Infants who eat peanuts within the first 11 months of life are less likely to develop peanut allergies, even if they take a break from eating the nuts when they're older, according to a new study.
Called the LEAP-on study, it followed a study called LEAP (Learning Early About Peanut Allergy) in which approximately 600 children were examined for peanut allergies. In the LEAP study, about half of the children avoided peanuts and the other half were advised to eat peanuts during their first year of life.
Researchers found out that among the children who avoided peanuts, 35 percent tested positive for a peanut allergy with a skin prick test, whereas among the children exposed to peanuts, just 11 percent tested positive for the allergy.
For the LEAP-on study, which was published today in the New England Journal of Medicine, researchers examined 556 children involved in the LEAP study to see if there were effects of avoiding peanuts for a year later in life.
Researchers had both groups -- those who ate peanuts early in life and those who did not -- stop eating any peanut products for a year starting at age 5. About 18.6 percent in the peanut-avoiding group and 4.8 percent of the peanut-consuming group showed an allergy to peanuts at the beginning of the second study.
"The aim of our study was to find out whether infants who had consumed peanut in the LEAP study would remain protected against peanut allergy after they stopped eating peanut for 12 months," Professor Gideon Lack, lead author of the study and head of pediatric allergy at King's College London and head of the Children's Allergy Service at Guy's and St. Thomas' National Health Service Foundation Trust, said today.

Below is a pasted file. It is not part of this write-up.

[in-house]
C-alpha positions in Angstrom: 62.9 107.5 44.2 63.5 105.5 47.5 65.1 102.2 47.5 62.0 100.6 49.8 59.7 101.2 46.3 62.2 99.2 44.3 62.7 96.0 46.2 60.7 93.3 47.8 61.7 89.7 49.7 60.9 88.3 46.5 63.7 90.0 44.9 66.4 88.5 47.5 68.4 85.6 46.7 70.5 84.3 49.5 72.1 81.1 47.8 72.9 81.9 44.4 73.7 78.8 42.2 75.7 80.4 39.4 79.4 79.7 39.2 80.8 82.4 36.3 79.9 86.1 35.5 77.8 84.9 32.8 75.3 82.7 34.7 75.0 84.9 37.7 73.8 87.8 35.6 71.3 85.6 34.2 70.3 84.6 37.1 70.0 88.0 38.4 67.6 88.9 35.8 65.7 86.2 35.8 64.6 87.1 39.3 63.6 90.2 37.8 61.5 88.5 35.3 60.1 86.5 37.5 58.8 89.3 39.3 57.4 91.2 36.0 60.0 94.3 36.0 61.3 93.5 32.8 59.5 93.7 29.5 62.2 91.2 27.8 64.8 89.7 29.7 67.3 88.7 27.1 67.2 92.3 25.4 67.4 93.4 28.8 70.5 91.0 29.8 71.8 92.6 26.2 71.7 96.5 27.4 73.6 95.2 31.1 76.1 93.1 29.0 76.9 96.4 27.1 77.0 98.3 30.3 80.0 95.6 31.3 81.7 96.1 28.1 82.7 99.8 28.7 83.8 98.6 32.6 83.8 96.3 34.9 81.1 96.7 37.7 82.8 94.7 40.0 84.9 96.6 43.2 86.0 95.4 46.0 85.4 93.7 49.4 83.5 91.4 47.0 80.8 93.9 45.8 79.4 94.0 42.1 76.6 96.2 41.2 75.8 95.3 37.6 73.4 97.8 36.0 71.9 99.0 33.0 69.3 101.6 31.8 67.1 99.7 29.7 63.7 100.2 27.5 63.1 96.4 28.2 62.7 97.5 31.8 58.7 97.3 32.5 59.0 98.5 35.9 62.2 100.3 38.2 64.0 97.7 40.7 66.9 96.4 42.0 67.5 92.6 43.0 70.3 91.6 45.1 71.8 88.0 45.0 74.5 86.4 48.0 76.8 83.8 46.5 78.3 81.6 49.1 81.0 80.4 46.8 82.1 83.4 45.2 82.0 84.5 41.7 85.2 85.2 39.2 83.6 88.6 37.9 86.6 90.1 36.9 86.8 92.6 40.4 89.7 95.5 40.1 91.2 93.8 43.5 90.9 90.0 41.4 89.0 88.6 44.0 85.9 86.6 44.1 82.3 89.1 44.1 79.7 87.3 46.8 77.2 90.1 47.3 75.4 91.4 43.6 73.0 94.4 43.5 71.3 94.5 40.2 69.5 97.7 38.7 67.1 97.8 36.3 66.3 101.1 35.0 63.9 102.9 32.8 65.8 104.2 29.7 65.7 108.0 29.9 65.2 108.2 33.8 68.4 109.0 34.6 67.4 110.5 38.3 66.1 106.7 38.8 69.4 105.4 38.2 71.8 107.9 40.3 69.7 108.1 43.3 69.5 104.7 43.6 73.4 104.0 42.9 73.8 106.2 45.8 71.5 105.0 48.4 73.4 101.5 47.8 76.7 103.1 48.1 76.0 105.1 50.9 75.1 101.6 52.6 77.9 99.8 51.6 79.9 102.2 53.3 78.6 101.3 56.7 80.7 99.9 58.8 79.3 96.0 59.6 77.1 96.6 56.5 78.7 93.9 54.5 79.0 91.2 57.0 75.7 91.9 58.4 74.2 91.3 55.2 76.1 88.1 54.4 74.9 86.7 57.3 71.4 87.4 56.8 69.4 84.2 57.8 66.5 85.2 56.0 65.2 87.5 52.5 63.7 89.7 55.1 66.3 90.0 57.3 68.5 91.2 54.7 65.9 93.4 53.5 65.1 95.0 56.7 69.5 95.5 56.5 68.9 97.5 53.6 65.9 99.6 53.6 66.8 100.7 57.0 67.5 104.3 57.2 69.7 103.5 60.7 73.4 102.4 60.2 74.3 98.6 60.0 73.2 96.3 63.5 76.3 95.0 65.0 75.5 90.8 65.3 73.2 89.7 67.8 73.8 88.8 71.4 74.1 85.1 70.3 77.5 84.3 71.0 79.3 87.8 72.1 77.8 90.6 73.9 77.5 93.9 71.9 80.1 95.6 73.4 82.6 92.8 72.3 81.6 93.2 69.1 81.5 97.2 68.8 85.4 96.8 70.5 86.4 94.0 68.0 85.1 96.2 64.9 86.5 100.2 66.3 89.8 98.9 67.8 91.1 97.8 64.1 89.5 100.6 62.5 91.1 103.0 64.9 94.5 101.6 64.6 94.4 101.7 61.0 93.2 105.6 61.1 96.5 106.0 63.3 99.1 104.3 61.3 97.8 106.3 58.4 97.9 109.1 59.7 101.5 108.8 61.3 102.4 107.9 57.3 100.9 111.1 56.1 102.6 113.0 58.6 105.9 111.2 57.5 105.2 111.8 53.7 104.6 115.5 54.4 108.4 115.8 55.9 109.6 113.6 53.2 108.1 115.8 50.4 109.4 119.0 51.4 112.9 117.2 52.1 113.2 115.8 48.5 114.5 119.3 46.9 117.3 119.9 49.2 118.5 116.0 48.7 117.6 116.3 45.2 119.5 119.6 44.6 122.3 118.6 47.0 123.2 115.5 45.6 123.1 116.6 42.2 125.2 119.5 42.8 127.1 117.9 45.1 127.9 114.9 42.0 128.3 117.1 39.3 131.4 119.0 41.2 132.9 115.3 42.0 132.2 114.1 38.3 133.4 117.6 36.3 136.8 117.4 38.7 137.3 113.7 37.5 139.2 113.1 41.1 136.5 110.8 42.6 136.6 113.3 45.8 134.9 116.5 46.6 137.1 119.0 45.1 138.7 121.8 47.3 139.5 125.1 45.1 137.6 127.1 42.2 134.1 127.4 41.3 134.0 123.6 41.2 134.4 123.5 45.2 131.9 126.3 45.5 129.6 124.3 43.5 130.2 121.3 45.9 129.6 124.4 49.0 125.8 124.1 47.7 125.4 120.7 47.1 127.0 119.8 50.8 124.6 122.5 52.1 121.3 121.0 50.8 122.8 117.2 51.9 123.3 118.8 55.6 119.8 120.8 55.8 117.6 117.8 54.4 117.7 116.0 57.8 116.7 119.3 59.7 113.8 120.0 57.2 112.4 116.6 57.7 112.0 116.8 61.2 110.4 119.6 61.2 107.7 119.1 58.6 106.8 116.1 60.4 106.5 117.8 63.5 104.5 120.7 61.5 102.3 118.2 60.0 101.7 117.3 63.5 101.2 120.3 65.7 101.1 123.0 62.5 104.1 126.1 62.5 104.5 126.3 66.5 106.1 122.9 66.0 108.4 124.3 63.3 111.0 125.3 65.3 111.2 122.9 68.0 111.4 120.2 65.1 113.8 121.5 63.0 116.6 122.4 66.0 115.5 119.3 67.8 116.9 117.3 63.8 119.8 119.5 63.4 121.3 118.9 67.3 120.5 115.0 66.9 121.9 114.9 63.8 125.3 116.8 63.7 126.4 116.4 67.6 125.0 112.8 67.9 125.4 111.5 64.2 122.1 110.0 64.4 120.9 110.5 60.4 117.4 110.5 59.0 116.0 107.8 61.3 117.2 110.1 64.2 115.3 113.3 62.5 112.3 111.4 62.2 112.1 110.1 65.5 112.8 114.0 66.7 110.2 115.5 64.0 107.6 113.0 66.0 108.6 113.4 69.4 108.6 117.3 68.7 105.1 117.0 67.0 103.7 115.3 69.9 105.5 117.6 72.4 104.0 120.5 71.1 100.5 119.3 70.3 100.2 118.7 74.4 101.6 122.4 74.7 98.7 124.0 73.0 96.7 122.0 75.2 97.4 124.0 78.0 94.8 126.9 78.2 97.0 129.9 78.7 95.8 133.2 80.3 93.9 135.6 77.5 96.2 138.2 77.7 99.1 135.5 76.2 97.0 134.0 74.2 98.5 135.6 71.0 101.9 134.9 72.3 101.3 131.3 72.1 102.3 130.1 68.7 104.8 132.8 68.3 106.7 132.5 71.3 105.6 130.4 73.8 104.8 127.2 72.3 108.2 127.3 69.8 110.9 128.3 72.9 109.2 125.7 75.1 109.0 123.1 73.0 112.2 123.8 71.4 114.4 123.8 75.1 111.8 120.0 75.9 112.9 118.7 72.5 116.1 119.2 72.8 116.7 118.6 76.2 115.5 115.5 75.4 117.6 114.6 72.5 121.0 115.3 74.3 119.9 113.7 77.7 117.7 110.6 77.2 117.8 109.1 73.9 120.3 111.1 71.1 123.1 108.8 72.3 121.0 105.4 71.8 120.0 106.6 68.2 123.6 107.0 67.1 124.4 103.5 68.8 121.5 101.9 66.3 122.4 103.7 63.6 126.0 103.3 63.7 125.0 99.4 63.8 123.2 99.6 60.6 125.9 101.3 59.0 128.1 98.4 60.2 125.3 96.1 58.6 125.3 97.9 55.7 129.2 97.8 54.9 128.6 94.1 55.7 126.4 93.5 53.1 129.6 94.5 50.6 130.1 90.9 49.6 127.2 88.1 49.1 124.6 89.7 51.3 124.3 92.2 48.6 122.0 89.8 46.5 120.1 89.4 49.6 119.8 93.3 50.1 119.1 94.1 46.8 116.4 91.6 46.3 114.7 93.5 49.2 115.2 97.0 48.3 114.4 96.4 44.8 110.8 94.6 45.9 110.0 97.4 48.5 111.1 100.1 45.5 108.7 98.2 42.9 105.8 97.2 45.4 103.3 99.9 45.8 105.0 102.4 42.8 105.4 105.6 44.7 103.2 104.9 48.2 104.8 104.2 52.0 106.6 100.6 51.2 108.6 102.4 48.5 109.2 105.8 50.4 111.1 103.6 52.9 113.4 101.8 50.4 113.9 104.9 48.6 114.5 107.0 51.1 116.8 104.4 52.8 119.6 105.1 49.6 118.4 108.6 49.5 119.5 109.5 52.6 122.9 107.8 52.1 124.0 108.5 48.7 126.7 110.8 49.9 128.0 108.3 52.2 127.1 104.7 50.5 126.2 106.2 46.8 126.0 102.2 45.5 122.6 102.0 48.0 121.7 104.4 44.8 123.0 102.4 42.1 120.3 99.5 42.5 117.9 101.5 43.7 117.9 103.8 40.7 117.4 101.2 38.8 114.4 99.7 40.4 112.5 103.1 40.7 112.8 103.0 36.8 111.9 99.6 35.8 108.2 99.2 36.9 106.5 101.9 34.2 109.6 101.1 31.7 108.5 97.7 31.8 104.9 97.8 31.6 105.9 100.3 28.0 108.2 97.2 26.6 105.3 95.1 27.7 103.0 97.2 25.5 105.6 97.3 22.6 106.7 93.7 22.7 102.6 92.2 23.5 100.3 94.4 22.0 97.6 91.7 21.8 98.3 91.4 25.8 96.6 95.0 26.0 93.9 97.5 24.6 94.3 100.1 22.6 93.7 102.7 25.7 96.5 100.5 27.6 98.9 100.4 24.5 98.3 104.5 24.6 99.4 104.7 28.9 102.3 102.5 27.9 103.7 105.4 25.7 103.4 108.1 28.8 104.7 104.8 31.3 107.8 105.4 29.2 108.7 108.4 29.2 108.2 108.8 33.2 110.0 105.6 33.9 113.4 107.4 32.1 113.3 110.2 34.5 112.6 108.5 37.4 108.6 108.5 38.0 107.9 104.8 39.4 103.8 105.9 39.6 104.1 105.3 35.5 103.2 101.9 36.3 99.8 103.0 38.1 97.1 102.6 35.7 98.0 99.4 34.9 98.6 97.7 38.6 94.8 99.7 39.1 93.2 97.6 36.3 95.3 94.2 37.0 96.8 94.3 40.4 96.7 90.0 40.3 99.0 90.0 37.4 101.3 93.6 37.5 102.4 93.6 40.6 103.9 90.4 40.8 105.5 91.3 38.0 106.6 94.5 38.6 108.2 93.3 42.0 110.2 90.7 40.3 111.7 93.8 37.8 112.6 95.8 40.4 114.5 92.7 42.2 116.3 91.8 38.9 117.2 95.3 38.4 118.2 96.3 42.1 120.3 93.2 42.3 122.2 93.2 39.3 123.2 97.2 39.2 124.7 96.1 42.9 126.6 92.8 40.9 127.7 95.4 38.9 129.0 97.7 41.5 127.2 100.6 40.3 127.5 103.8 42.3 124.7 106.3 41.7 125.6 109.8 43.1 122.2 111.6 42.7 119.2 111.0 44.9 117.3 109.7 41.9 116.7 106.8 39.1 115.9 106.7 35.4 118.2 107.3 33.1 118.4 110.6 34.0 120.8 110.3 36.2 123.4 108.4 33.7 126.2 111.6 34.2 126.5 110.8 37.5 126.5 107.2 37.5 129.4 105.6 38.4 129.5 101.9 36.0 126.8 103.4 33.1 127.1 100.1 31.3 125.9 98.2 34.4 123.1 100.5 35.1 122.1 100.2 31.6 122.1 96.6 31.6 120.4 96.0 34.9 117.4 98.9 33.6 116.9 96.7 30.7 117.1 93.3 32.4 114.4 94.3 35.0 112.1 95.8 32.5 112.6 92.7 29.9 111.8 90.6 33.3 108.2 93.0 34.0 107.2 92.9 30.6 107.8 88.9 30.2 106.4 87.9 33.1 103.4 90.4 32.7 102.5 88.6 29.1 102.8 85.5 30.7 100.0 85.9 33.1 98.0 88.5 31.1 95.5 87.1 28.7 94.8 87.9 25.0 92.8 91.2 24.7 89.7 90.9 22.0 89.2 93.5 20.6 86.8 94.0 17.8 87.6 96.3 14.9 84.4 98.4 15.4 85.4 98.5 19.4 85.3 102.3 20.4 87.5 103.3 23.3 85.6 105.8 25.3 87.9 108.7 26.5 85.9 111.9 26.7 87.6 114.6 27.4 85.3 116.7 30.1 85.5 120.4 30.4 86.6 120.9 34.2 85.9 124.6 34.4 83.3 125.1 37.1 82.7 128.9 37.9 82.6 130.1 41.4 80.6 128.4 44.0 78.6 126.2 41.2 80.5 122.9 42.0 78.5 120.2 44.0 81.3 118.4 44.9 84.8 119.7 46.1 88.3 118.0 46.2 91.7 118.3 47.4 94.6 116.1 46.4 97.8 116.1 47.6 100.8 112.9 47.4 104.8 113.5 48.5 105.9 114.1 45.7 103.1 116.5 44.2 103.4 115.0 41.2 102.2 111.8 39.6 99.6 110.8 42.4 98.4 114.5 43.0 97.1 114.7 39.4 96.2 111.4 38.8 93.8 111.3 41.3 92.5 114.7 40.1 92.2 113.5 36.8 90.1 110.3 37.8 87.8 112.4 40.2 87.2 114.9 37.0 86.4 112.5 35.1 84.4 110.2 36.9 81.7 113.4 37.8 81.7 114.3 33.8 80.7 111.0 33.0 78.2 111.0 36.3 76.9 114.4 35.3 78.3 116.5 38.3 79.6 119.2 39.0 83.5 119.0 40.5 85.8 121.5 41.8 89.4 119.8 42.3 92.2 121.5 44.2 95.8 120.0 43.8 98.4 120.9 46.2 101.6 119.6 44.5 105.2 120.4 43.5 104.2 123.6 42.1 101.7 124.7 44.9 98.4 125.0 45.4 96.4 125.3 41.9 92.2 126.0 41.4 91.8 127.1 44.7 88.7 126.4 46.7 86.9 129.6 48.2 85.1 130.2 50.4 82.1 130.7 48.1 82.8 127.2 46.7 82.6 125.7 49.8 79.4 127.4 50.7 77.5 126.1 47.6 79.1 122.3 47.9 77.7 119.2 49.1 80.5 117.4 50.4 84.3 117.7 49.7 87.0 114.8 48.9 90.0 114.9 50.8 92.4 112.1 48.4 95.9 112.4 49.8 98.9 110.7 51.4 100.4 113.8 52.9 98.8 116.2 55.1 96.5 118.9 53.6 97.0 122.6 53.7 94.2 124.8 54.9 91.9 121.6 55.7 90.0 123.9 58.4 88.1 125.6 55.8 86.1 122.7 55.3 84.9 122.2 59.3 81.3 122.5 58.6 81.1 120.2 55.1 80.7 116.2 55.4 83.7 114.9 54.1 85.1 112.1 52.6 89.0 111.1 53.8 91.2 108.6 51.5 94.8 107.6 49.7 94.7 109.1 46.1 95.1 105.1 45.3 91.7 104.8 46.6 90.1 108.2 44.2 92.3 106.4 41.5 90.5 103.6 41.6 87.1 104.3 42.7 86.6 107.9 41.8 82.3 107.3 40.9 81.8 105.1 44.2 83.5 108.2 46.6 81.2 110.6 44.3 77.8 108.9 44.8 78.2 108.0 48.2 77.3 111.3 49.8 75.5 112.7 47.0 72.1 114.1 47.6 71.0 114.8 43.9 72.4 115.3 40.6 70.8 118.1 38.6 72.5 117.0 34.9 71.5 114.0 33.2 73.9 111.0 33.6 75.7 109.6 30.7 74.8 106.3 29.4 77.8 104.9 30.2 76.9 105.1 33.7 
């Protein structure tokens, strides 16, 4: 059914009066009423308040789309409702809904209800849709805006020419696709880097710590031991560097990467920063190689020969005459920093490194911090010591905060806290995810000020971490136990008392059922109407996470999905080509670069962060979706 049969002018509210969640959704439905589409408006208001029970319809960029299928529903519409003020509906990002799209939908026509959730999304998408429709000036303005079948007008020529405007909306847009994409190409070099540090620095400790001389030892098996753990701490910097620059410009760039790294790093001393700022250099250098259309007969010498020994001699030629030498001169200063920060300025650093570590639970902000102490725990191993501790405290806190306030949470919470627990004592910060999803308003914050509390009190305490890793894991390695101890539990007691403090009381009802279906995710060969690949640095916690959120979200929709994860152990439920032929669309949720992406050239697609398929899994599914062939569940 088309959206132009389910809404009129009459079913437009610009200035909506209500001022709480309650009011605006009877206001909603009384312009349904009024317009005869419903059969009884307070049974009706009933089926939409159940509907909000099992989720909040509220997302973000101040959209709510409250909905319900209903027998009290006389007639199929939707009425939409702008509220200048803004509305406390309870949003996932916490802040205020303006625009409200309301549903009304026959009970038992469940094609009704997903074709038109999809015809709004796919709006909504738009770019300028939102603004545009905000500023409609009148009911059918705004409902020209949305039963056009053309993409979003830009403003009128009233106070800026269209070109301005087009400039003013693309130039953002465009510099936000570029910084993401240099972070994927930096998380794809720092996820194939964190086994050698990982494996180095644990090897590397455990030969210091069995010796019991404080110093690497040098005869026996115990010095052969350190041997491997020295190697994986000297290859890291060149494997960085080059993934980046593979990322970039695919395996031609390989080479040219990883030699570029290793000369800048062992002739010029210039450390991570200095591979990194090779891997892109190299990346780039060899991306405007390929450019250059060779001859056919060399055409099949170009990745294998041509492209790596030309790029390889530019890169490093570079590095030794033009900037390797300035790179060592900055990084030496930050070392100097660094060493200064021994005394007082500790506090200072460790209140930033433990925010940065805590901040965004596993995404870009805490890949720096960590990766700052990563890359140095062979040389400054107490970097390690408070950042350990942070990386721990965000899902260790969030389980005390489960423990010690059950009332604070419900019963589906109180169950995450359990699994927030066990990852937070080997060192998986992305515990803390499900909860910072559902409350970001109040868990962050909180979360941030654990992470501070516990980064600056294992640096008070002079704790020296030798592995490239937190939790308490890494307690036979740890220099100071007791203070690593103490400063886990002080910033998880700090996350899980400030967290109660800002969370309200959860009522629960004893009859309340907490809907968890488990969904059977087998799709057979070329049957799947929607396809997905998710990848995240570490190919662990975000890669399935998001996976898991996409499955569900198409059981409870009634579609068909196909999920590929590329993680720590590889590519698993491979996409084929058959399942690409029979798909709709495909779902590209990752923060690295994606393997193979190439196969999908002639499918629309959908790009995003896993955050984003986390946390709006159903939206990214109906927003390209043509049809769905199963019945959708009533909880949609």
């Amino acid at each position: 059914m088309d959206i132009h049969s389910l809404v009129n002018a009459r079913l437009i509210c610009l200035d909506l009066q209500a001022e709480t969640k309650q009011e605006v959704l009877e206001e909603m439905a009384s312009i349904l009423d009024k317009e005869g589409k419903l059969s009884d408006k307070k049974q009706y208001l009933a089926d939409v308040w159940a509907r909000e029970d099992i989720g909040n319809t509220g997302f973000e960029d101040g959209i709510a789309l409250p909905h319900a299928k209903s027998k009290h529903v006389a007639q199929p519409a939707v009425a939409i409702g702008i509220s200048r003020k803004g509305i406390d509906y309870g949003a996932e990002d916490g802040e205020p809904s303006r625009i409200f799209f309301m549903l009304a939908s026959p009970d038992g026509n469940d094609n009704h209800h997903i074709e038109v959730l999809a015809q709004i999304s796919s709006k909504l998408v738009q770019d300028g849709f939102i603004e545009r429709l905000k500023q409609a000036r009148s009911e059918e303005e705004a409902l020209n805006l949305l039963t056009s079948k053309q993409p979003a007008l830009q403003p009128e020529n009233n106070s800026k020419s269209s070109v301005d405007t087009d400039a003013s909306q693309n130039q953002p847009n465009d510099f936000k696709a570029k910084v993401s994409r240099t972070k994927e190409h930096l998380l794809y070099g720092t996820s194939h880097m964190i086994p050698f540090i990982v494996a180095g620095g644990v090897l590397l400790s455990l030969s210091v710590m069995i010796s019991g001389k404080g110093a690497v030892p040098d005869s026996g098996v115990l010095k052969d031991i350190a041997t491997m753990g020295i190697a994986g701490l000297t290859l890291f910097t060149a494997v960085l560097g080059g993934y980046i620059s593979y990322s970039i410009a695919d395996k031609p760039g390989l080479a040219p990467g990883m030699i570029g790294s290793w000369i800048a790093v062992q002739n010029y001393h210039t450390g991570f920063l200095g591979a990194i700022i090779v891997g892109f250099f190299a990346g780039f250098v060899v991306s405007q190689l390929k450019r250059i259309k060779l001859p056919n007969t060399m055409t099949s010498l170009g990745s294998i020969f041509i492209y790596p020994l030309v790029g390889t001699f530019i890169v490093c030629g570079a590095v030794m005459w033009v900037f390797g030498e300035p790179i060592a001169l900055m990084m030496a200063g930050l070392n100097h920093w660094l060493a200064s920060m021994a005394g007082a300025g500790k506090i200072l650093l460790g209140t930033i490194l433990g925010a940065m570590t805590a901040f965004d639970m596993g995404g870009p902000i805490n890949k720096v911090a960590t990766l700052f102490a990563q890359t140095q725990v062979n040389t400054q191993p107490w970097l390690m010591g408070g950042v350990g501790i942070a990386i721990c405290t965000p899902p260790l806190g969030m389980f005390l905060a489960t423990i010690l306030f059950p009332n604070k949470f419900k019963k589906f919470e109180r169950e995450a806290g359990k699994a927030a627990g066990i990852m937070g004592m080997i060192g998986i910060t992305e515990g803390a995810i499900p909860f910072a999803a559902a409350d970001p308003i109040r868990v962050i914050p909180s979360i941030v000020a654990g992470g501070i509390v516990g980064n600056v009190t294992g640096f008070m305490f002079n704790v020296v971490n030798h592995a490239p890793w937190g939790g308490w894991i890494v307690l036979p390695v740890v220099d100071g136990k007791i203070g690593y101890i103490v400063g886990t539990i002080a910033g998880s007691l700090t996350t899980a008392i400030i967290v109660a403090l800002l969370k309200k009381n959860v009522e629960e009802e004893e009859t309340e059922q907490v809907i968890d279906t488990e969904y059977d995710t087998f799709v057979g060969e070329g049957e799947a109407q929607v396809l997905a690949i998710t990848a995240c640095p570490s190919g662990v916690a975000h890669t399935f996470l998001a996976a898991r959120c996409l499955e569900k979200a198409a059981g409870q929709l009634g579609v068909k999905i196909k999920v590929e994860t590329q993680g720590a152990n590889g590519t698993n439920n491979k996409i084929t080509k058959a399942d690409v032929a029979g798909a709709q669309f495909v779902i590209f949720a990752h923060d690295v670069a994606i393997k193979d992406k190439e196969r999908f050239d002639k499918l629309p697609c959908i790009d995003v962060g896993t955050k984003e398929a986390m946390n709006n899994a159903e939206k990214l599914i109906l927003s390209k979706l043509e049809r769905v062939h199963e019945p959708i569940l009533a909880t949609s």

"LEAP-on clearly demonstrates that the majority of infants did in fact remain protected and that the protection was long-lasting," he said.
The study authors found that there was no statistically significant increase in the number of children who developed a new peanut allergy after avoiding the nuts for a year. Three children from each group developed a peanut allergy by the end of the year.
The study authors said more work is needed to be done to understand how the amount of peanuts consumed affects allergy risk.
"We need more research to better understand the mechanisms behind the development and prevention of allergic responses to peanut, and how this might translate to other food allergies," Dr. George Du Toit, co-investigator of the study and consultant in pediatric allergy at Guy's and St. Thomas' NHS Foundation Trust, said in a statement.
"However, it is reassuring that the highly protective intervention demonstrated in LEAP was not only safe, nutritionally favorable and acceptable to participant families but also sustained even with cessation of peanut consumption for 12 months," he said.
Peanut allergy has been a growing problem in the U.S., according to the American College of Allergy Asthma and Immunology.
Dr. Lolita McDavid, a pediatrician at University Hospitals Rainbow Babies and Children’s Hospital, said the study reaches some important findings.
"Why these studies are important is the global allergy to peanuts has been growing," McDavid said. "This was not seen in the past. There are a lot of cultures where peanut is a staple in the diet."
Parents who want to desensitize high-risk children to peanuts should talk to a doctor so that children don't have a dangerous reaction to eating peanuts, she said.
"Talk to a pediatric allergist and they can do a skin prick test and you can find out whether they’re allergic or not," McDavid said.
Exposure to peanuts in high risk children or those with signs of peanut allergies needs "to be done under a doctor’s supervision. You have to have an epipen available."